With the global networks in place, Jeremy Parr can get on with what he’s best at.
There is something of a tradition developing when it comes to Linklaters’ global corporate head; before David Barnes’ appointment to the top job in 2005, the previous two went on to become the firm’s senior partner. So Jeremy Parr’s smooth ascent to the role should bode well for his future.
But the job of corporate chief now is very different from the one that Barnes and his predecessors David Cheyne and Anthony Cann faced in the past.
Each of those five-year terms coincided with periods of immense change at Linklaters, which meant that the job was as much about managing logistical issues as it
was about building the team’s imposing list of clients.
Barnes agrees that the decade or more of ructions at Linklaters and the wider world beyond meant that his job was as much about troubleshooting as anything else.
“Going back five years ago we were still pulling together the mergers we did and developing the international practice,” he says. “You have to pinch yourself at times to think how much more global markets are now than then.”
But despite all the changes to the practice, starting with the launch of its European alliances in the late 1990s through to last year’s New World restructuring exercise, Linklaters has never been a firm that wants to take its managers away from their clients.
For a man such as Parr, for whom client work is the sine qua non of being a lawyer, that will come as something of a relief.
“I cannot see him giving up his client work,” says one former colleague. “It’s a good time for him to be taking over as things can only go up in terms of work.”
Parr made people sit up and take notice as a junior partner in 2001 when advising NatWest on its successful defence against a takeover bid by Bank of Scotland and its subsequent takeover by RBS. The banking sector is still his most fertile transactional turf with more recent mandates including acting for Lloyds TSB on its acquisition of HBOS and for Merrill Lynch when it was bought by Bank of America.
Such relationships, partic-ularly that with Lloyds, are not easy to give up and there is no suggestion that Parr will do so.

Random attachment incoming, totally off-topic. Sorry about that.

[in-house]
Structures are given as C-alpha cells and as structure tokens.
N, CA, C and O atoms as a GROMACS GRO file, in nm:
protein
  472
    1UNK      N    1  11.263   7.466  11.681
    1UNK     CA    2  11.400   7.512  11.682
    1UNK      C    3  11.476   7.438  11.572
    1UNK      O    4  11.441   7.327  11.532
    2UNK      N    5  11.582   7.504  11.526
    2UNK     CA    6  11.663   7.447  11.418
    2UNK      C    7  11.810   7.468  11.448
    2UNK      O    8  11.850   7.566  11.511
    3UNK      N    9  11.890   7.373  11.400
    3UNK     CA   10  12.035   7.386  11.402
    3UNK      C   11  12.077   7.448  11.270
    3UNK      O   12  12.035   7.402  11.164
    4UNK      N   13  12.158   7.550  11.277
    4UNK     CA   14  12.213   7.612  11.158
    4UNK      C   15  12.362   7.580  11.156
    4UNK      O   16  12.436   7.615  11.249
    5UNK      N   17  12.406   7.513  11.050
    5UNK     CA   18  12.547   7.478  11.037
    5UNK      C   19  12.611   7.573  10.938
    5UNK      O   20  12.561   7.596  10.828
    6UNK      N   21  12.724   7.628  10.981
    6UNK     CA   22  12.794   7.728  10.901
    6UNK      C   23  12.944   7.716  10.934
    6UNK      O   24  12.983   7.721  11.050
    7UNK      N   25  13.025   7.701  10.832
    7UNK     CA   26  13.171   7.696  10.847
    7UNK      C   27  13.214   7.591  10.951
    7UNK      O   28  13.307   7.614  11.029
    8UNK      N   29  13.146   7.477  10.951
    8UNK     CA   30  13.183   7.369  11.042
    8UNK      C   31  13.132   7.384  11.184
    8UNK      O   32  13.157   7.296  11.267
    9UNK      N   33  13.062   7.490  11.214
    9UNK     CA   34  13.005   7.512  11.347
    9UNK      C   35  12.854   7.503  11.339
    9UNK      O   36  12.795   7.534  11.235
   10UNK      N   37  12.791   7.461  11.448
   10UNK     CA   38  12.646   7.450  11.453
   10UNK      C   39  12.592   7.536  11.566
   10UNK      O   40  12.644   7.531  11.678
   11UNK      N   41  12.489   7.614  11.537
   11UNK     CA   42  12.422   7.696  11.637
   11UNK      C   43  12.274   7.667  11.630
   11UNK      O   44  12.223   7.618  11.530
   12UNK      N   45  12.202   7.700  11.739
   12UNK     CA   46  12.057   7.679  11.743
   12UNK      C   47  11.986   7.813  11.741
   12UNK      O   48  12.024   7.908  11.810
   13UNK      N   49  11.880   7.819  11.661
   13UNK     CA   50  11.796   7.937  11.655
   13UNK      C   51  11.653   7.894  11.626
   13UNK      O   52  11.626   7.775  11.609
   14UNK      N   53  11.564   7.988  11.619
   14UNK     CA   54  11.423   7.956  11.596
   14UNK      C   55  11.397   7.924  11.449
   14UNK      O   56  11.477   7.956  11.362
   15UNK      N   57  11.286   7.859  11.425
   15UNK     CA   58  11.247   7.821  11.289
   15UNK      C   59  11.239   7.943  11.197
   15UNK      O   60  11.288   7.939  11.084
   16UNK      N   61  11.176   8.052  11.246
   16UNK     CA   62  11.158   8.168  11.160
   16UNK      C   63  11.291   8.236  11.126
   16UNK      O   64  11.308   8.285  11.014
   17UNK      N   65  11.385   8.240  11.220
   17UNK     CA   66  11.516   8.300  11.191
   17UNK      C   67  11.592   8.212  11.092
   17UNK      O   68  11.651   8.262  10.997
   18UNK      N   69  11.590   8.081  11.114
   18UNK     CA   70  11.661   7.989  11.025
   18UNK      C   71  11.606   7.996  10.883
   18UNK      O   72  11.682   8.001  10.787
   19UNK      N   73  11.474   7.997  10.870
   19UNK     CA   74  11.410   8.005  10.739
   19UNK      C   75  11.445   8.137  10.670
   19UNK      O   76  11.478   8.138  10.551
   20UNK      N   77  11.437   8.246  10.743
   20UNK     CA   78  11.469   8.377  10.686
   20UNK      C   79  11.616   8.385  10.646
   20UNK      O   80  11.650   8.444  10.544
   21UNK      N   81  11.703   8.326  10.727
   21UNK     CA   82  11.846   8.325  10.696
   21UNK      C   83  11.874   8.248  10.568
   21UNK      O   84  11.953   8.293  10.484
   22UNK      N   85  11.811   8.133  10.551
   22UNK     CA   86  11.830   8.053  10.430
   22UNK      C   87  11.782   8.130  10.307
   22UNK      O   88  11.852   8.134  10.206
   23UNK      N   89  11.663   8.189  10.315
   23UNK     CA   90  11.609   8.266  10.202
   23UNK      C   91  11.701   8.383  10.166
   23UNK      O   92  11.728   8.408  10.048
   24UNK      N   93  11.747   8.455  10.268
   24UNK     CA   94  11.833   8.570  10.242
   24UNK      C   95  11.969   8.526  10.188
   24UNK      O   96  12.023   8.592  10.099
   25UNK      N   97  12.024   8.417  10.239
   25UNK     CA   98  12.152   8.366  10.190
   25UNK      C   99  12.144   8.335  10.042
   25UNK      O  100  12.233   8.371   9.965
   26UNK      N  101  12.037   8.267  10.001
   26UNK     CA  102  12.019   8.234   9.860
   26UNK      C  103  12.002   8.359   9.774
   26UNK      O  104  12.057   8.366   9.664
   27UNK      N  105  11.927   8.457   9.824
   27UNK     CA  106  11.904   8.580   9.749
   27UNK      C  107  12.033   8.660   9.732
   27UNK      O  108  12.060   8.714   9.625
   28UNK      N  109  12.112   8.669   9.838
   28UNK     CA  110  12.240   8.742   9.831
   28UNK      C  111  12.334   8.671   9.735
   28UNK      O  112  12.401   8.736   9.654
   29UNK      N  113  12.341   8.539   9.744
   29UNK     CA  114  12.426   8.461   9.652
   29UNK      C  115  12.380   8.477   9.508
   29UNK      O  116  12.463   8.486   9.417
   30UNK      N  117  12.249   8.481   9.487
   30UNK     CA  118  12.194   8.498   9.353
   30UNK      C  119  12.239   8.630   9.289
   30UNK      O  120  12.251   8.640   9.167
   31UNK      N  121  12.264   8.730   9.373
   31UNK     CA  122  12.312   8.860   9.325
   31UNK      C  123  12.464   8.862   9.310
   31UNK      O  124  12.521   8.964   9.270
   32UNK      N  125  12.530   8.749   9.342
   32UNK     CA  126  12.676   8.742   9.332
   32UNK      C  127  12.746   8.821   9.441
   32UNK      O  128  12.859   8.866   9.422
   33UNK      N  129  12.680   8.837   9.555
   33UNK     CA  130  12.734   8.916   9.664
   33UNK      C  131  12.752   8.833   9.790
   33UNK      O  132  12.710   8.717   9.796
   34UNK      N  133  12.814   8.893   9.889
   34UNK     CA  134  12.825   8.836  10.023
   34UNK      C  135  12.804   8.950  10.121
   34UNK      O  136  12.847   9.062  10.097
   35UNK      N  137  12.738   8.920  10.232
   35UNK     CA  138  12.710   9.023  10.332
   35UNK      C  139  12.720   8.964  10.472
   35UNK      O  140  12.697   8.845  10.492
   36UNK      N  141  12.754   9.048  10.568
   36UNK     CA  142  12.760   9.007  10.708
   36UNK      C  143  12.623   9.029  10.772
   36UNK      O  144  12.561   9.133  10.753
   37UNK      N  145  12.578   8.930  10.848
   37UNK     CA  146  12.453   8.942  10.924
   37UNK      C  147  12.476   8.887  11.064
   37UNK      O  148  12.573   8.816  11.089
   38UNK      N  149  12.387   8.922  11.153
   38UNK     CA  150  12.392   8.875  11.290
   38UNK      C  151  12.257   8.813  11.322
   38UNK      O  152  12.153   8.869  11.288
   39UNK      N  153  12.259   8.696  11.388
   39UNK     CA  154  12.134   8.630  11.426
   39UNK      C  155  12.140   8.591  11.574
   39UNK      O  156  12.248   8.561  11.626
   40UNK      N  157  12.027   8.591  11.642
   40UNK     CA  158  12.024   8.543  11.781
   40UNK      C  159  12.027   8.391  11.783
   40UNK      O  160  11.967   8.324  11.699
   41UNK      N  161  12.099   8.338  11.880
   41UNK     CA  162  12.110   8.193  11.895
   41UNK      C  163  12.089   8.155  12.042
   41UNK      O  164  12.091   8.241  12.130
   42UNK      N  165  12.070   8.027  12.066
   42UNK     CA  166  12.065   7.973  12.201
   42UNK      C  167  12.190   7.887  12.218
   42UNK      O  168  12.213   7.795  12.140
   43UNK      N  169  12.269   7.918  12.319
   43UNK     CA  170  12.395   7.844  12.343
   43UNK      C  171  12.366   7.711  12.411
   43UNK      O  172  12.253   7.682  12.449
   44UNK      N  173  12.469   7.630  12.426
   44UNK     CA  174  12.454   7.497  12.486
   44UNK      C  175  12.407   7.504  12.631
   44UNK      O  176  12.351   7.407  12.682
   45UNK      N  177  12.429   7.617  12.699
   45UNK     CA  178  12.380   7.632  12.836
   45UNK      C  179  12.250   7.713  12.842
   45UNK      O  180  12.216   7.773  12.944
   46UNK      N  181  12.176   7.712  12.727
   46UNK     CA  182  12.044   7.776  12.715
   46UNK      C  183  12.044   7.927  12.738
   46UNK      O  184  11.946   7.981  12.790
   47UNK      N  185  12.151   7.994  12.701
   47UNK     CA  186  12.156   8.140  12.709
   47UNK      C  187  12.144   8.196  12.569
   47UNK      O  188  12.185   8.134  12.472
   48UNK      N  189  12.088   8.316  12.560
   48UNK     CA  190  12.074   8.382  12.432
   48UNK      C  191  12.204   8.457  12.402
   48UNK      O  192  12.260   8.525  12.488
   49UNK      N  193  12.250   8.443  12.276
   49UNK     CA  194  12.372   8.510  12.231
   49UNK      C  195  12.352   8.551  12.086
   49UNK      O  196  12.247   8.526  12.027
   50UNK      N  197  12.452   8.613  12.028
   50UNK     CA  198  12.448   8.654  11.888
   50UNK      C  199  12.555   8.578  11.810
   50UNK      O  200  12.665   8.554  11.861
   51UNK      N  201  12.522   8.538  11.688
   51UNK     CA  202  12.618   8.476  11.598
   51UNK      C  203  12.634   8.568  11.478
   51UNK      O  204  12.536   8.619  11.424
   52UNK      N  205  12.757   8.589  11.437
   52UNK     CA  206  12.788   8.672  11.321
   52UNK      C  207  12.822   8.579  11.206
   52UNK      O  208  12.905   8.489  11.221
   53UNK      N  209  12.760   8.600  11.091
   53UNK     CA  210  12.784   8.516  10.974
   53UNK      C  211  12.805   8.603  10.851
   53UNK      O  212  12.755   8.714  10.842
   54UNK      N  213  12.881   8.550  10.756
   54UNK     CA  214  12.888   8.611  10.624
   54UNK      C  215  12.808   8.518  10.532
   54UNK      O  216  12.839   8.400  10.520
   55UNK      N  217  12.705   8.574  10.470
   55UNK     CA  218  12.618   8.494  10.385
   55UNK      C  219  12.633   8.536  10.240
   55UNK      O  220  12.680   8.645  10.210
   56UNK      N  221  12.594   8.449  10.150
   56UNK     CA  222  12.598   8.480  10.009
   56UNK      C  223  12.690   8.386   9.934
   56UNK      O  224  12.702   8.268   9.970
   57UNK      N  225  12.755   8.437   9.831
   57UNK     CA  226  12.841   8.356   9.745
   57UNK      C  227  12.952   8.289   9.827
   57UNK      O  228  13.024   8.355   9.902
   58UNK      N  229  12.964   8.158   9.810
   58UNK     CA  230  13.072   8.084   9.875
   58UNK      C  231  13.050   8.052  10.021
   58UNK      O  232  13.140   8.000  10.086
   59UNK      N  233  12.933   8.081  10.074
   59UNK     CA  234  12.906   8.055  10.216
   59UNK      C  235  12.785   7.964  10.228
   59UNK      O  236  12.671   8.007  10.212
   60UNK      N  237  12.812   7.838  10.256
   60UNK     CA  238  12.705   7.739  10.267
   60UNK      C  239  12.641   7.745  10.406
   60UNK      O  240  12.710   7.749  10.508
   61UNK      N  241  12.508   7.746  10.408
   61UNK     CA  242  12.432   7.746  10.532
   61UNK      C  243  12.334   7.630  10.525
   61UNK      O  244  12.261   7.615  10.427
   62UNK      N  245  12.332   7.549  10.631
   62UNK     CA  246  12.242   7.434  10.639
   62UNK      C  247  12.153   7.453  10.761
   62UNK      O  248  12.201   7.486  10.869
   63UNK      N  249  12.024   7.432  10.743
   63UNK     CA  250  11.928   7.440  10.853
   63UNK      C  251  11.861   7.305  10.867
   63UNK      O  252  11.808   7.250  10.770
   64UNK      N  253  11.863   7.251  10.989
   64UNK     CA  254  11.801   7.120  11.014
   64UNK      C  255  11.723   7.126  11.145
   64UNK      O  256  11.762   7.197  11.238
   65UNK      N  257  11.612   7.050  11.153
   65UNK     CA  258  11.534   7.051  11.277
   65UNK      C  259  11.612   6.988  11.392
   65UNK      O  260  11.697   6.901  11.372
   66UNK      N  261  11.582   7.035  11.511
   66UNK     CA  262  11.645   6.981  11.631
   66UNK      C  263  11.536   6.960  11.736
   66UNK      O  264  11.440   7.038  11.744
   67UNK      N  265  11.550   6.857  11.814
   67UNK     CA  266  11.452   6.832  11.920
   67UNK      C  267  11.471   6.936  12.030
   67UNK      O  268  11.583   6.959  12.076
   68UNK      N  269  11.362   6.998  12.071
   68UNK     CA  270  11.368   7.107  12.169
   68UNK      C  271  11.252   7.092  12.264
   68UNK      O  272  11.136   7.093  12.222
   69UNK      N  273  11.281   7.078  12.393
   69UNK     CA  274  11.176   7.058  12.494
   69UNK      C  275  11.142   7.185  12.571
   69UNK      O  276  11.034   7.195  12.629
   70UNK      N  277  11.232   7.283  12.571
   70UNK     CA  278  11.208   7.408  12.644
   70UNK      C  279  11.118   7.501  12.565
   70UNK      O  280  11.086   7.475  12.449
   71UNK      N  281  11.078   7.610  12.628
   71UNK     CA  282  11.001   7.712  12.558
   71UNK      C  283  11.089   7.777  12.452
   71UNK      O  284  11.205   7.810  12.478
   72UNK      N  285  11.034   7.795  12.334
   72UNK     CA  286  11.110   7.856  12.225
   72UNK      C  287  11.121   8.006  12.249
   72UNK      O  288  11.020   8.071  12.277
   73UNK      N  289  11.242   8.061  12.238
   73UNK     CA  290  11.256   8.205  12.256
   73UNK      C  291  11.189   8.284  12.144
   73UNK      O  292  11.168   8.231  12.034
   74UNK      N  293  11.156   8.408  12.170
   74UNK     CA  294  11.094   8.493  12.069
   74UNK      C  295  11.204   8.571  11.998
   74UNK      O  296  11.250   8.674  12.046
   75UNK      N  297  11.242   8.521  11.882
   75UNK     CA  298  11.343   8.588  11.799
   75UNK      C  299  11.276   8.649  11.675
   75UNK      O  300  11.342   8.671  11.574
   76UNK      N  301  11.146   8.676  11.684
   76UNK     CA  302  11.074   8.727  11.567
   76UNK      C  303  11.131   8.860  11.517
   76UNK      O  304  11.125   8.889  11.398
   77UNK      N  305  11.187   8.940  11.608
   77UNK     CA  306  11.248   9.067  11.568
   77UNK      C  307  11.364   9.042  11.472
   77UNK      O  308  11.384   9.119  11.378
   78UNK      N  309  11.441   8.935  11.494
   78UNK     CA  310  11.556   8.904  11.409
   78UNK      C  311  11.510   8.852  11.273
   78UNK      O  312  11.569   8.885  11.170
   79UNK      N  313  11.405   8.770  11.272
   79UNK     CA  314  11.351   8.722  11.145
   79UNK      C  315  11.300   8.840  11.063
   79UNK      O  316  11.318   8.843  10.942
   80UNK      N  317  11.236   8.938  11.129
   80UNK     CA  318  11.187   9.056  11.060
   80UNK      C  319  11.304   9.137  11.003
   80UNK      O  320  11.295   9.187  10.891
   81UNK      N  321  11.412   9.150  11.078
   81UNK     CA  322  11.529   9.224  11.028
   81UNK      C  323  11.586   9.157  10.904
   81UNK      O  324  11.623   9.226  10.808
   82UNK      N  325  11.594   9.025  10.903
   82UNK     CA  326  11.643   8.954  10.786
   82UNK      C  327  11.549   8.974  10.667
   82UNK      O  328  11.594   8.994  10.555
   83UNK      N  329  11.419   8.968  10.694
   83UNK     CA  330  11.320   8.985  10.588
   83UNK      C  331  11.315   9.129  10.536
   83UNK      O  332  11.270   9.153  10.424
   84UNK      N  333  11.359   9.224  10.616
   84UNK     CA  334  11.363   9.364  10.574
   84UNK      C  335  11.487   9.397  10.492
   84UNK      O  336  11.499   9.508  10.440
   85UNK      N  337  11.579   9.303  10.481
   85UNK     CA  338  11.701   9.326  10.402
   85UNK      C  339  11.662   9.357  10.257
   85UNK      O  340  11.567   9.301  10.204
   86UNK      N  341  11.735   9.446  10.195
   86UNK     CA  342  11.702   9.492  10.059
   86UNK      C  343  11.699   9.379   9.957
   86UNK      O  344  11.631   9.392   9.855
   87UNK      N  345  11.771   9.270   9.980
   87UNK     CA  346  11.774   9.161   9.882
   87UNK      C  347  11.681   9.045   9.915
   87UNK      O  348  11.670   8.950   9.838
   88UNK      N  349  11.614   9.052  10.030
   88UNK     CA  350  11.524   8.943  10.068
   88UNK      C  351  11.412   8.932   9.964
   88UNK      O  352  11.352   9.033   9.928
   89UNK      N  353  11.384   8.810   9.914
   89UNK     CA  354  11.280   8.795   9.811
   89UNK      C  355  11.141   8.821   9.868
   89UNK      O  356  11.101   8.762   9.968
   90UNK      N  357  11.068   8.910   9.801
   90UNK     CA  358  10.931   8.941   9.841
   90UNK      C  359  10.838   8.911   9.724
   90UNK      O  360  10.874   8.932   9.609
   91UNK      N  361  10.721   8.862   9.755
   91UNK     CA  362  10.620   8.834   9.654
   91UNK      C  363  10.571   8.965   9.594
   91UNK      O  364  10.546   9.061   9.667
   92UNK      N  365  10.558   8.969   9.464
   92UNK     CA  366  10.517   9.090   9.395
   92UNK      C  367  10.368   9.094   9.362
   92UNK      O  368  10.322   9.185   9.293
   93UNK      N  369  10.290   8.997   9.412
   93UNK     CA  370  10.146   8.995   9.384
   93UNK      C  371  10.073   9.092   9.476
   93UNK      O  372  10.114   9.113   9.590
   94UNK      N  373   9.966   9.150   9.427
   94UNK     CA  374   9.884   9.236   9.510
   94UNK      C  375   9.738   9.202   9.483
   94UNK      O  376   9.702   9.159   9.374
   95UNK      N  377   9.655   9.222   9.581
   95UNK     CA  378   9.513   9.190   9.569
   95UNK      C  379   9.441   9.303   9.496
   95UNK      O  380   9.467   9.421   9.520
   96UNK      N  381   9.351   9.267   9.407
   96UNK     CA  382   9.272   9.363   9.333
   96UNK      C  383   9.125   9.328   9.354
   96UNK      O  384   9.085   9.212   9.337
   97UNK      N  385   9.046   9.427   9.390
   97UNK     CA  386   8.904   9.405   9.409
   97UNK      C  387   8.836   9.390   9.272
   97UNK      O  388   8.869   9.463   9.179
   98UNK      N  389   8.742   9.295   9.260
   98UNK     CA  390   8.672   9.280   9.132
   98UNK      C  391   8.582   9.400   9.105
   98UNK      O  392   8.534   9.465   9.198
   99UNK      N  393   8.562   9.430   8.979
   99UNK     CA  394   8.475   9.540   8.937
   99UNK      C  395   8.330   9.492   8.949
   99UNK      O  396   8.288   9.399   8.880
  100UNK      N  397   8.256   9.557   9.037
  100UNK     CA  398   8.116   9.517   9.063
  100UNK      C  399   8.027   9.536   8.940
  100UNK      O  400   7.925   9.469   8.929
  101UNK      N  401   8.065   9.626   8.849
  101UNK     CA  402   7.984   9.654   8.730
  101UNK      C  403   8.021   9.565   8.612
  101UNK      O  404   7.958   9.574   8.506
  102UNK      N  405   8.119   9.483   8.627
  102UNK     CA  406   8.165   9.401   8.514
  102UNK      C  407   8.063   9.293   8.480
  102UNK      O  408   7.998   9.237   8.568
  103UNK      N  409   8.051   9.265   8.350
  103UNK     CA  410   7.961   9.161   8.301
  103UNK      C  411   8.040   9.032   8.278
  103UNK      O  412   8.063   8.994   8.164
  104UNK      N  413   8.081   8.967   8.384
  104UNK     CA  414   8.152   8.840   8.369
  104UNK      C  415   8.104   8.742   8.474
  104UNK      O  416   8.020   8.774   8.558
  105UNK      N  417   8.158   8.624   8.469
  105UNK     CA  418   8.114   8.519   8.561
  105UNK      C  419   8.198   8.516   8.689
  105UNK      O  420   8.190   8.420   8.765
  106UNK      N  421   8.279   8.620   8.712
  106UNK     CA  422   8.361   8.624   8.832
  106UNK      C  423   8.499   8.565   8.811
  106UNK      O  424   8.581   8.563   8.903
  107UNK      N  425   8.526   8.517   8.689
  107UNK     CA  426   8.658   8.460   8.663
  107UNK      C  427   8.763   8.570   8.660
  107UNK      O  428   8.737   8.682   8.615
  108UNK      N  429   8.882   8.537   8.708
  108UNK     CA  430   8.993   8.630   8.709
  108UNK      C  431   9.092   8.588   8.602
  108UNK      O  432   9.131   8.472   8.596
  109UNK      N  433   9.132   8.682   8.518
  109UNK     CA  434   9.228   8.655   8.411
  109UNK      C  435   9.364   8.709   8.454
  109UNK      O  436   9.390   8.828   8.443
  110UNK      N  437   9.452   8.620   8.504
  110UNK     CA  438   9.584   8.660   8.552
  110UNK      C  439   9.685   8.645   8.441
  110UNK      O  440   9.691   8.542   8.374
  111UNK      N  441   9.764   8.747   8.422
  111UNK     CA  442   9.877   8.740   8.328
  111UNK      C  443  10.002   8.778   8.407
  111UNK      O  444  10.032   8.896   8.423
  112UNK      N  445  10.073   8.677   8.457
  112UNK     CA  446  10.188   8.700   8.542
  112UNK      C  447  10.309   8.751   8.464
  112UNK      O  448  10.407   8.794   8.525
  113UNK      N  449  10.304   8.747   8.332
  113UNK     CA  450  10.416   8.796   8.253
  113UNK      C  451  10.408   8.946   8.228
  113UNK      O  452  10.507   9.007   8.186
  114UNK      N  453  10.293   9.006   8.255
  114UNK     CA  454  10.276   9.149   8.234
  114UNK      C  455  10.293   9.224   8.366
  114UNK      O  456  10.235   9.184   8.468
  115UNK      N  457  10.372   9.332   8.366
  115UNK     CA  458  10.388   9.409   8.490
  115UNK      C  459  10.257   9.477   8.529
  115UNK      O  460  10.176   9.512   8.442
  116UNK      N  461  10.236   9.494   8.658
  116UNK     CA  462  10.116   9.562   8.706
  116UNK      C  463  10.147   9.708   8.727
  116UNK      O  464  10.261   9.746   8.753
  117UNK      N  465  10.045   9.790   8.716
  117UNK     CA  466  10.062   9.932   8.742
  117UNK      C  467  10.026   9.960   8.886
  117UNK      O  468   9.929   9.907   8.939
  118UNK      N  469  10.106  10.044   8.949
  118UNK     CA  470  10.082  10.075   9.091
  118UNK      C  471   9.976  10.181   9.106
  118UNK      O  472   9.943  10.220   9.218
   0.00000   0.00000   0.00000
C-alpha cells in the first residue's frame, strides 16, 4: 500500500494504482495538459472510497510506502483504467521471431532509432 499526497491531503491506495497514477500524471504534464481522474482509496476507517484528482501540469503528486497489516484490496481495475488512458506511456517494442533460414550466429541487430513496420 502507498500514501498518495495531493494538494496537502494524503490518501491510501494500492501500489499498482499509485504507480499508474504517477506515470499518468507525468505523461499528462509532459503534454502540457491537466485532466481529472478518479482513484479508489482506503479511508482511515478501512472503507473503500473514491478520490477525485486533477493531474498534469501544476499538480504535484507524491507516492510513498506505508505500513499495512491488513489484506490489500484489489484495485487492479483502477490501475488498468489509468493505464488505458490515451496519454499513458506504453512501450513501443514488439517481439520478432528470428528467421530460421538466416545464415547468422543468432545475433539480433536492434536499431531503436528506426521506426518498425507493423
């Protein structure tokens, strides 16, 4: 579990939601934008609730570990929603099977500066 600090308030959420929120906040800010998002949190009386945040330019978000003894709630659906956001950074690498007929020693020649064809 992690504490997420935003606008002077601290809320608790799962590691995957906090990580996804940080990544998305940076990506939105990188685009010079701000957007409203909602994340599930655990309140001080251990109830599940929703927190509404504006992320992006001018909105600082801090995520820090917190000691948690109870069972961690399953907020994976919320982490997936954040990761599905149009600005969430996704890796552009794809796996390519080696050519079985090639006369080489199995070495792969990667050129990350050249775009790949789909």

In a sense, Parr’s appointment is a horses for courses measure. A renowned dealmaker, he would not have been happy managing the sort of changes that have dominated much of the past 15 years. By the same token, Barnes – described by one insider as “more understated” – was undoubtedly the better man to have his hand on the tiller through the back-end of the firm’s international merger phase and last year’s redundancy programme.
“He’s that bit younger than the last three corporate heads and he’s very much a client man,” says another partner who knows Parr well. The last two or three heads have had a big job in building the global network and that’s done now, so it’ll give him a lot more scope to do client work.”
One of the firm’s current crop of corporate partners agrees that the timing is perfect for Parr to take over.
“Getting someone new in is good because it brings in a breath of fresh air,” he says. “There’s no doubt he’ll come and bring his own style to it. He’s very smooth when you meet him and has a lot of charm, but there’s a hard man inside. He’s good at getting people to do things.”
It is the description of both a good dealmaker and a good manager. But it is somewhat different from that projected by his predecessor.
“Barnes is very consensus-driven,” says the former colleague. “He was a firm hand on the rudder. He inherited [the job] at both a good time and a bad time and he made changes to the department that helped them get through the bad times.”
Another insider echoes the sentiment: “Barnesy was really well-liked – he dealt with lots of difficult issues and he has the respect because he did the difficult things.”
The unspoken addendum is that perhaps Parr is more the man to take Linklaters beyond those difficult times, as client focus becomes the order of the day.
“He really does want to emphasise the client relationship side and I support that,” says Barnes of his successor. “Clients are the lifeblood of the firm and management can quickly lose sight of that. All of us, except maybe the managing partner, should stay closely involved with our clients.”
However, the truth is that any changes to the corporate team will be subtle ones. The practice is still ahead of its magic circle competitors even in a declining market and has its fair share of rainmakers. So anyone taking over the reins must first and foremost have the respect of this rather intimidating peer group. Not a problem for Parr, according to another former Linklaters corporate partner.
“He’s got the pulse of the guys who drive the business and that’s important,” he says. “The firm doesn’t go for big change driven by individuals.”
So there may not be any headline-making changes in the post, but given the career path of his predecessors, Parr’s stint could be the sign of even bigger things to come.
Jeremy parr: The inside track
“He really does want to emphasise the client relationship side and I support that. Clients are the lifeblood of the firm and management can quickly lose sight of that.”
David Barnes, Linklaters
“He’s got the pulse of the guys who drive the business and that’s important. The firm doesn’t go for big change driven by individuals.”
“Getting someone new in is good because it brings in a breath of fresh air. He’ll bring his own style to it.”
“He’s very smooth and has a lot of charm, but there’s a hard man inside. He’s good at getting people to do things.”